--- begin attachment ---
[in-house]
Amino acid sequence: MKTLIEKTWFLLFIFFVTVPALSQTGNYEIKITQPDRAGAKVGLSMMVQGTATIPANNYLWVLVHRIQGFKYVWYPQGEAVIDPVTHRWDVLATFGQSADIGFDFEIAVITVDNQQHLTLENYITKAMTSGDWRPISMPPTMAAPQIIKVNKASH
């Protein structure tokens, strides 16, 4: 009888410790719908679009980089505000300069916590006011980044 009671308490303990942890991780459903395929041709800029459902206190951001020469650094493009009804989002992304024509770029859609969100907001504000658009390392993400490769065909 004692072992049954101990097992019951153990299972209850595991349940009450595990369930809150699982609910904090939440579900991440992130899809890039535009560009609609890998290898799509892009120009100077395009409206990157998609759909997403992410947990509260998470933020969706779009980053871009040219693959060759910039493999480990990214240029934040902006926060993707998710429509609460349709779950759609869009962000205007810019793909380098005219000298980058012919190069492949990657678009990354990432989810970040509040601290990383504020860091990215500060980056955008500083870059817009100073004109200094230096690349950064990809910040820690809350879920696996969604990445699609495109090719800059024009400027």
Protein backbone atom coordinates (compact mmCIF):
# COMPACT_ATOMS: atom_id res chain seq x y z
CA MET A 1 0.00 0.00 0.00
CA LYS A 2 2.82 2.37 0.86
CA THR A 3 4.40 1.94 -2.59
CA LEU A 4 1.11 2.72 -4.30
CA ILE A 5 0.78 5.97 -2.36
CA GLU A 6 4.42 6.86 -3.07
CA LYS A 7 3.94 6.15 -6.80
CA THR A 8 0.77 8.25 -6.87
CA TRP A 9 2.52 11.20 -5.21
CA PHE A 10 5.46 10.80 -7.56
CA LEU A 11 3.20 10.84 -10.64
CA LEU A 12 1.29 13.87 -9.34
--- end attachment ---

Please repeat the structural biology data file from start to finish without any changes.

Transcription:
[in-house]
Amino acid sequence: MKTLIEKTWFLLFIFFVTVPALSQTGNYEIKITQPDRAGAKVGLSMMVQGTATIPANNYLWVLVHRIQGFKYVWYPQGEAVIDPVTHRWDVLATFGQSADIGFDFEIAVITVDNQQHLTLENYITKAMTSGDWRPISMPPTMAAPQIIKVNKASH
């Protein structure tokens, strides 16, 4: 009888410790719908679009980089505000300069916590006011980044 009671308490303990942890991780459903395929041709800029459902206190951001020469650094493009009804989002992304024509770029859609969100907001504000658009390392993400490769065909 004692072992049954101990097992019951153990299972209850595991349940009450595990369930809150699982609910904090939440579900991440992130899809890039535009560009609609890998290898799509892009120009100077395009409206990157998609759909997403992410947990509260998470933020969706779009980053871009040219693959060759910039493999480990990214240029934040902006926060993707998710429509609460349709779950759609869009962000205007810019793909380098005219000298980058012919190069492949990657678009990354990432989810970040509040601290990383504020860091990215500060980056955008500083870059817009100073004109200094230096690349950064990809910040820690809350879920696996969604990445699609495109090719800059024009400027």
Protein backbone atom coordinates (compact mmCIF):
# COMPACT_ATOMS: atom_id res chain seq x y z
CA MET A 1 0.00 0.00 0.00
CA LYS A 2 2.82 2.37 0.86
CA THR A 3 4.40 1.94 -2.59
CA LEU A 4 1.11 2.72 -4.30
CA ILE A 5 0.78 5.97 -2.36
CA GLU A 6 4.42 6.86 -3.07
CA LYS A 7 3.94 6.15 -6.80
CA THR A 8 0.77 8.25 -6.87
CA TRP A 9 2.52 11.20 -5.21
CA PHE A 10 5.46 10.80 -7.56
CA LEU A 11 3.20 10.84 -10.64
CA LEU A 12 1.29 13.87 -9.34